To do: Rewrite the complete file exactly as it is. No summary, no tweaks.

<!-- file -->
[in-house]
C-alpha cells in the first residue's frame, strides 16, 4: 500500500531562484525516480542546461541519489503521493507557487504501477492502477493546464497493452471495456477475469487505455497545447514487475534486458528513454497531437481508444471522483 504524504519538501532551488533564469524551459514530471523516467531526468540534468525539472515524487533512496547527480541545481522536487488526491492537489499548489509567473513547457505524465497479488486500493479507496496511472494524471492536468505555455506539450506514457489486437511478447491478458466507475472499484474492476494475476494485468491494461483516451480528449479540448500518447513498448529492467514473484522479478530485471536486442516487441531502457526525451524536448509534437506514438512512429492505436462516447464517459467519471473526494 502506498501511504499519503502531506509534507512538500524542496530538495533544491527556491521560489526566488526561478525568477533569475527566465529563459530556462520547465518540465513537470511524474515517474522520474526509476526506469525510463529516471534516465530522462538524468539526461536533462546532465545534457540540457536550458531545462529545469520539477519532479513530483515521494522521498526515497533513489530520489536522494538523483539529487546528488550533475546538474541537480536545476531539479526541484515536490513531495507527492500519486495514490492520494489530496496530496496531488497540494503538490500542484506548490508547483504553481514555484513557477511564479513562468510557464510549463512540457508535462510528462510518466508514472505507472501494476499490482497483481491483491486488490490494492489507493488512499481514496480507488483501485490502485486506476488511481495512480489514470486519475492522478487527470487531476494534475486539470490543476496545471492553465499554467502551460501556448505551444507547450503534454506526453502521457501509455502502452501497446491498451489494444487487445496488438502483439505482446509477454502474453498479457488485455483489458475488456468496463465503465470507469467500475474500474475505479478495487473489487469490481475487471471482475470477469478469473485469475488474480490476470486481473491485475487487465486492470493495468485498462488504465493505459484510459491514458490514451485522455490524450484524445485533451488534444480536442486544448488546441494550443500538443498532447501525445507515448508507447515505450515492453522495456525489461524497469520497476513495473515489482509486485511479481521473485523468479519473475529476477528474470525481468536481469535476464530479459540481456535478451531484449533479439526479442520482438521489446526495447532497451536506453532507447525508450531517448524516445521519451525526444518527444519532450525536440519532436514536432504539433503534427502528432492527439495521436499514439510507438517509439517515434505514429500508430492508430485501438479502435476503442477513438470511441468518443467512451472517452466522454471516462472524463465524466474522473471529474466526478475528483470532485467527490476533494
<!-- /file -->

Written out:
[in-house]
C-alpha cells in the first residue's frame, strides 16, 4: 500500500531562484525516480542546461541519489503521493507557487504501477492502477493546464497493452471495456477475469487505455497545447514487475534486458528513454497531437481508444471522483 504524504519538501532551488533564469524551459514530471523516467531526468540534468525539472515524487533512496547527480541545481522536487488526491492537489499548489509567473513547457505524465497479488486500493479507496496511472494524471492536468505555455506539450506514457489486437511478447491478458466507475472499484474492476494475476494485468491494461483516451480528449479540448500518447513498448529492467514473484522479478530485471536486442516487441531502457526525451524536448509534437506514438512512429492505436462516447464517459467519471473526494 502506498501511504499519503502531506509534507512538500524542496530538495533544491527556491521560489526566488526561478525568477533569475527566465529563459530556462520547465518540465513537470511524474515517474522520474526509476526506469525510463529516471534516465530522462538524468539526461536533462546532465545534457540540457536550458531545462529545469520539477519532479513530483515521494522521498526515497533513489530520489536522494538523483539529487546528488550533475546538474541537480536545476531539479526541484515536490513531495507527492500519486495514490492520494489530496496530496496531488497540494503538490500542484506548490508547483504553481514555484513557477511564479513562468510557464510549463512540457508535462510528462510518466508514472505507472501494476499490482497483481491483491486488490490494492489507493488512499481514496480507488483501485490502485486506476488511481495512480489514470486519475492522478487527470487531476494534475486539470490543476496545471492553465499554467502551460501556448505551444507547450503534454506526453502521457501509455502502452501497446491498451489494444487487445496488438502483439505482446509477454502474453498479457488485455483489458475488456468496463465503465470507469467500475474500474475505479478495487473489487469490481475487471471482475470477469478469473485469475488474480490476470486481473491485475487487465486492470493495468485498462488504465493505459484510459491514458490514451485522455490524450484524445485533451488534444480536442486544448488546441494550443500538443498532447501525445507515448508507447515505450515492453522495456525489461524497469520497476513495473515489482509486485511479481521473485523468479519473475529476477528474470525481468536481469535476464530479459540481456535478451531484449533479439526479442520482438521489446526495447532497451536506453532507447525508450531517448524516445521519451525526444518527444519532450525536440519532436514536432504539433503534427502528432492527439495521436499514439510507438517509439517515434505514429500508430492508430485501438479502435476503442477513438470511441468518443467512451472517452466522454471516462472524463465524466474522473471529474466526478475528483470532485467527490476533494